Network General has beefed up the forensic capabilities of its NetVigil software, allowing it to monitor virtual servers as well as physical servers, correlating both virtual and physical processes with with each other and with traffic on the network.
NetVigil comes from the acquisition a year ago of Fidelia, and gives the ability to "look inside a server" and gain insight into the active processes, said James Messer, Network General's technical marketing director. He said that Network General has linked that technology to its other tools, and enabled it to study more than just physical servers.
"Now we have the integration to correlate that back to the network," he added. "We have provided a way to automatically identify VMware and Virtual Server systems - we will add others later - automatically detect the services running on them, and begin looking at it at the virtual level." The software reports via dashboards called Business Containers.
He noted that as more and more enterprise IT components go virtual, it becomes harder to see what's going on: "We are heading towards having a virtual server, on a virtual switch, on a virtual LAN... It becomes very complex and you can easily lose visibility."
"The virtualisation forensics solution allows us to monitor virtual machine activity on our VMware ESX servers, as well as their physical hosts - all from one monitoring tool," said Bruce McMillan, emerging technologies manager at Solvay Pharmaceuticals.
"In addition, the Business Containers enable us to quickly set up and monitor business services that rely upon virtual machines, allowing us to identify IT service performance issues and then drill-down into application flow details."
Messer said that Network General has also built NetFlow analysis into networkDNA, the data collection side of its software. He said this would work with its Sniffer systems to give improved anomaly detection and management reporting. The company has also added application awareness to its Sniffer Infinistream network traffic recorder, allowing application flows to be stored for later analysis.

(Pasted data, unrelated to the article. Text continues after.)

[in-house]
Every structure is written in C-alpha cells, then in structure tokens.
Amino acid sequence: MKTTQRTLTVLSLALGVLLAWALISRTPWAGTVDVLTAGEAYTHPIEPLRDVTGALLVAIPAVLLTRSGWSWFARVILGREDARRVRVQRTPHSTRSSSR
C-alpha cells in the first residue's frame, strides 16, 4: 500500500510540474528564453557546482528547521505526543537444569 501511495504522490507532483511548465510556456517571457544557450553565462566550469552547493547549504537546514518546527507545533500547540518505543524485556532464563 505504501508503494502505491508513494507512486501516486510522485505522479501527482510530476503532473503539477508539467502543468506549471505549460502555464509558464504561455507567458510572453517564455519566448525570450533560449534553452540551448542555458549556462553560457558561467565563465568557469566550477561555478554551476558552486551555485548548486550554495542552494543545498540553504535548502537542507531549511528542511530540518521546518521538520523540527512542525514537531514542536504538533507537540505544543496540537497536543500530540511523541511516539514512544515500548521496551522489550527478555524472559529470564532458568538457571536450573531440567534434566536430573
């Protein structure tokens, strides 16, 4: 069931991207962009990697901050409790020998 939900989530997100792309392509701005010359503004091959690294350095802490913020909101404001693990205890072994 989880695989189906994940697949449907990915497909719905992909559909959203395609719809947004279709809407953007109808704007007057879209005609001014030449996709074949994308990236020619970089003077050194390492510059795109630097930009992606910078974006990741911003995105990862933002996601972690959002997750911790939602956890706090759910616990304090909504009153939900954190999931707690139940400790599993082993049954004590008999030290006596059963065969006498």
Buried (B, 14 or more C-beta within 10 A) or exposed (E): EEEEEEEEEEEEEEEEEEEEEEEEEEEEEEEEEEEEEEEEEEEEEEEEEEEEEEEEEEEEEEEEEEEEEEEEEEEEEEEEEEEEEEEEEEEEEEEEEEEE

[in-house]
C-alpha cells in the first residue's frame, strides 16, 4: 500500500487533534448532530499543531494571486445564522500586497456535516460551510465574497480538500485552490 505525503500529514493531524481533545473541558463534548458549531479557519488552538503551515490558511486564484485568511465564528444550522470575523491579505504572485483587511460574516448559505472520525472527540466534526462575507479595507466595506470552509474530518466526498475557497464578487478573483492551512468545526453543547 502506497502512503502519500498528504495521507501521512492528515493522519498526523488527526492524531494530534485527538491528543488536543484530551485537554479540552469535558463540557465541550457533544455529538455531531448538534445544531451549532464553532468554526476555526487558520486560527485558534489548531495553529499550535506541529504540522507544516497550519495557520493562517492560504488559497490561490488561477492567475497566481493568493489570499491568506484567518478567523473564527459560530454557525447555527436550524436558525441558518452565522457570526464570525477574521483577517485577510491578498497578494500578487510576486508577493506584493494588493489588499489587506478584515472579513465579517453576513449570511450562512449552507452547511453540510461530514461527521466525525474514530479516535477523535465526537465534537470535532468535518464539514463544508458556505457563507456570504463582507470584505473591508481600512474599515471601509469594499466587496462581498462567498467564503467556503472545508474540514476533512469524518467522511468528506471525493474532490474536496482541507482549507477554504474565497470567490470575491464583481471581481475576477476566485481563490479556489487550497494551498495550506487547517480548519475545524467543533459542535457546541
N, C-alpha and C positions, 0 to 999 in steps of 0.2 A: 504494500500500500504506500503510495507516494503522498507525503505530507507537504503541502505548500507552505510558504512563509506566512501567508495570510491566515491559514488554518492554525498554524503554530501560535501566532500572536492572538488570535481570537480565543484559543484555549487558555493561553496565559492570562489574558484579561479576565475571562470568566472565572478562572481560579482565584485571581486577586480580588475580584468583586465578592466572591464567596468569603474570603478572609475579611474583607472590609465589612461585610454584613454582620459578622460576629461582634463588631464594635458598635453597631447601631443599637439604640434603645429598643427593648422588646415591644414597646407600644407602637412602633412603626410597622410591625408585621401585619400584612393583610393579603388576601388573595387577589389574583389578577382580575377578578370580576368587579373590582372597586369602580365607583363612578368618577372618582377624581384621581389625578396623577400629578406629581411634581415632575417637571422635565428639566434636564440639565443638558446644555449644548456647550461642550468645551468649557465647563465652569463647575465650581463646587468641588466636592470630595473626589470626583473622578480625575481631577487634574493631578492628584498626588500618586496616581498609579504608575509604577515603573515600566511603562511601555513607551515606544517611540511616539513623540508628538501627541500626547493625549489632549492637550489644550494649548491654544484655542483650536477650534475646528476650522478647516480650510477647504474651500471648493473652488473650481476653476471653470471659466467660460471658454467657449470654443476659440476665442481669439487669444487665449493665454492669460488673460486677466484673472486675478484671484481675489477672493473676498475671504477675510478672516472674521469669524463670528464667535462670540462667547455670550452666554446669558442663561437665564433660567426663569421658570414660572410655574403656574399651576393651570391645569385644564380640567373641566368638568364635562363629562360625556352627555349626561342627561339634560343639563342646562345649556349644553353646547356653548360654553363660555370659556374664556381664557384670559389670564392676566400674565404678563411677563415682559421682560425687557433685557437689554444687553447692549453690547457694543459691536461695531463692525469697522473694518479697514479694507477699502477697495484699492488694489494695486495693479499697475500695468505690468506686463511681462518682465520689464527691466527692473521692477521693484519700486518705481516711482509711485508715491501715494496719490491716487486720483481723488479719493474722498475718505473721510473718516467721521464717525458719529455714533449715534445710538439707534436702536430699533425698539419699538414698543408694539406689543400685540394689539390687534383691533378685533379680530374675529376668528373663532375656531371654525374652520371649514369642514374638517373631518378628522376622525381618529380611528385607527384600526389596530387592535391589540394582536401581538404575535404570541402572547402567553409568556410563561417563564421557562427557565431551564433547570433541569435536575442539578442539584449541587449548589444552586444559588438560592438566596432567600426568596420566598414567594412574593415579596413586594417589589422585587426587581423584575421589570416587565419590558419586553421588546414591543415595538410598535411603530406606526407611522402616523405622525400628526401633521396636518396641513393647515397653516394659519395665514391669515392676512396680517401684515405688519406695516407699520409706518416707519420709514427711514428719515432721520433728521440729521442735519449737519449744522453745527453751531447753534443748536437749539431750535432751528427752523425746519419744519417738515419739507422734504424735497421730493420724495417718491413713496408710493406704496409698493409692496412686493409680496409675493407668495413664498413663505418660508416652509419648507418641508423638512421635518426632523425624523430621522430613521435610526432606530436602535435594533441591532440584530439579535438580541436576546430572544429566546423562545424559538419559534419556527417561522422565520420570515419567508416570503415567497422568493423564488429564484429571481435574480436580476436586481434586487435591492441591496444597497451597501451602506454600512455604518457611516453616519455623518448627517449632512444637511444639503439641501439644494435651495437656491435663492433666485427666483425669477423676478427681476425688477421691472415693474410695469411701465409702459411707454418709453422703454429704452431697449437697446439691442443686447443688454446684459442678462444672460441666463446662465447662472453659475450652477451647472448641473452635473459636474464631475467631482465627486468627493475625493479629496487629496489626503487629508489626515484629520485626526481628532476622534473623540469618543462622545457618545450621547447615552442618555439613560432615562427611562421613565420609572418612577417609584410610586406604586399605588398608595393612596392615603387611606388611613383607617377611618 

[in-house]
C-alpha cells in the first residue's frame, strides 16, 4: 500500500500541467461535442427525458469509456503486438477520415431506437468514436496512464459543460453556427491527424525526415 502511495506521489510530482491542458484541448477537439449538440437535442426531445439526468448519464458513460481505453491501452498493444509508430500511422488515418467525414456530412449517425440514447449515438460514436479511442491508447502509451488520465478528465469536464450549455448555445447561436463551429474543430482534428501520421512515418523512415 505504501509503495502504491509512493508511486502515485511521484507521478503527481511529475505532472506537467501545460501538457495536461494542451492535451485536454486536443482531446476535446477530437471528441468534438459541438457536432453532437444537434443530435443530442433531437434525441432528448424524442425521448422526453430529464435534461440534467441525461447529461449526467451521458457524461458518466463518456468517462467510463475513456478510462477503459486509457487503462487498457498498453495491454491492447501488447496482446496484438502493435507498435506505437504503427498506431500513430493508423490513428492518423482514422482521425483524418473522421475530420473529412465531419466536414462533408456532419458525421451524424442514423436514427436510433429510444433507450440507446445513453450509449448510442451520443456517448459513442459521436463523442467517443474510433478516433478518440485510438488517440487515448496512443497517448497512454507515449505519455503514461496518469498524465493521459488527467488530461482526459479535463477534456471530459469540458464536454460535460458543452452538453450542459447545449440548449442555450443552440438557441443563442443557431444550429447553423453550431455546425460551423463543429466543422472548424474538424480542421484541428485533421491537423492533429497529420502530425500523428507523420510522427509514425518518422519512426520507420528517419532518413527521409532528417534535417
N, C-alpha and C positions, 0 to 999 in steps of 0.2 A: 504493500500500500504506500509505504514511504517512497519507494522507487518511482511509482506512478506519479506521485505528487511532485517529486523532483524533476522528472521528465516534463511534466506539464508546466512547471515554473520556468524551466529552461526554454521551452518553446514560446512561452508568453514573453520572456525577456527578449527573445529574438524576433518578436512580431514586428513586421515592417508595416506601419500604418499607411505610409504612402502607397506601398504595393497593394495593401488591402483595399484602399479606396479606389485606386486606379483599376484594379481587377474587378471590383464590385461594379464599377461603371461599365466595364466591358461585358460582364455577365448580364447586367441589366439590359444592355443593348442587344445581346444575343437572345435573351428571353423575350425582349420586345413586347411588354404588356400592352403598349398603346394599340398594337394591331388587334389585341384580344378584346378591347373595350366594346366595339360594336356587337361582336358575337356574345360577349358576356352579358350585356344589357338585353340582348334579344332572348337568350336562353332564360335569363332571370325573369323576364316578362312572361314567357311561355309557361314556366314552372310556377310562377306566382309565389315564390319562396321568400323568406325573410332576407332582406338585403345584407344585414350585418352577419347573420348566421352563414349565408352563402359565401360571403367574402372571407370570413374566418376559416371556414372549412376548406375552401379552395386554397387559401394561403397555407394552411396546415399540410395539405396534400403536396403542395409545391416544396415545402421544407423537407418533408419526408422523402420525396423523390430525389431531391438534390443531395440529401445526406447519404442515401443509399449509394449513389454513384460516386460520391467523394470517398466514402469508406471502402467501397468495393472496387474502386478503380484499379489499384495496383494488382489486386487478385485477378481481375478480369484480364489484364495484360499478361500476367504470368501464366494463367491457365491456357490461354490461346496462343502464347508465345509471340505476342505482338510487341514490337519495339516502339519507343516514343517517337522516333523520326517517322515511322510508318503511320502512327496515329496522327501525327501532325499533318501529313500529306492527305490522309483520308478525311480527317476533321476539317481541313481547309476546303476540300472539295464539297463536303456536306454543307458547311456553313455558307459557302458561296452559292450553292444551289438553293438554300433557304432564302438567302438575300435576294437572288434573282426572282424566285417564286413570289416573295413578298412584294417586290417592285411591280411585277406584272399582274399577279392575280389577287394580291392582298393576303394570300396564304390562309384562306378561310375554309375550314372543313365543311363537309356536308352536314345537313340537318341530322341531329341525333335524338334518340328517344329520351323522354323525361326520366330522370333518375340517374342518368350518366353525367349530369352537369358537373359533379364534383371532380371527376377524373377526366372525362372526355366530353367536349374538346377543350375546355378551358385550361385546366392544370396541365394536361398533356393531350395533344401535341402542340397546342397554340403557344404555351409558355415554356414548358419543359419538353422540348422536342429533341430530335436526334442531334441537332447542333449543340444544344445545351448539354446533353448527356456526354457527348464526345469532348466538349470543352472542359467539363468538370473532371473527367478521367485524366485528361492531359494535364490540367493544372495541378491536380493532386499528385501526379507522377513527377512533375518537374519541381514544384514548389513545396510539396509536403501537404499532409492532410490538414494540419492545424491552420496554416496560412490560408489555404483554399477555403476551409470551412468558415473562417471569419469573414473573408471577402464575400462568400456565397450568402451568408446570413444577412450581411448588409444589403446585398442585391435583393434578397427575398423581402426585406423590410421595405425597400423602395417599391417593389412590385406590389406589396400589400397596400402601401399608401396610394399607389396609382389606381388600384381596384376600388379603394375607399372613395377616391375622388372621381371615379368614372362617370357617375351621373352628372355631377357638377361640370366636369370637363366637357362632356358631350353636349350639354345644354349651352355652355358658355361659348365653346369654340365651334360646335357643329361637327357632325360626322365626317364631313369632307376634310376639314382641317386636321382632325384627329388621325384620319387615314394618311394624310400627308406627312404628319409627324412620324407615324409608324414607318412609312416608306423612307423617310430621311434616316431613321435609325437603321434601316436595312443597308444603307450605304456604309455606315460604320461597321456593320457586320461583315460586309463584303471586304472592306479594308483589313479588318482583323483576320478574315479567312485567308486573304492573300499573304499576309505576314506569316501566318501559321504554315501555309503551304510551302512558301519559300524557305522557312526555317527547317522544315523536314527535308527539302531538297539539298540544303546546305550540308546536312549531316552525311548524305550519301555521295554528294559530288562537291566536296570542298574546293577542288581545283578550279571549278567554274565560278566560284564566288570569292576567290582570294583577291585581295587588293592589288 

A number of other network monitoring companies have similar capabilities, for example Network Instruments has the Gigastor network traffic recorder, while Fluke has Visual UpTime, which integrates network and application performance analysis, plus NetFlow tools.
However, Messer claimed that Network General's edge is the breadth of data that it can collect, allied with its ability to record that data over time and replay it for subsequent analysis.
"The network intelligence suite can take the information we gather from the network and correlate it with information from inside the components on the network - no-one else can do that, for example to correlate a database service with its network traffic," he declared.
And he said that Network General's Visualiser tools, which can provide ad-hoc reports, role-based access, and multiple views into the data that it collects and correlates, will help technical specialists to work together on problems.
"Our networking end users are now on business service teams, working with web and database administrators and other specialists," he said. "The silos are fading away, so the network person needs to share information."
Messer added that virtual server support will be a no-cost addition to NetVigil, but that the NetFlow collector and the application intelligence add-on for Infinistream will be charged for separately. He did not announce pricing, however.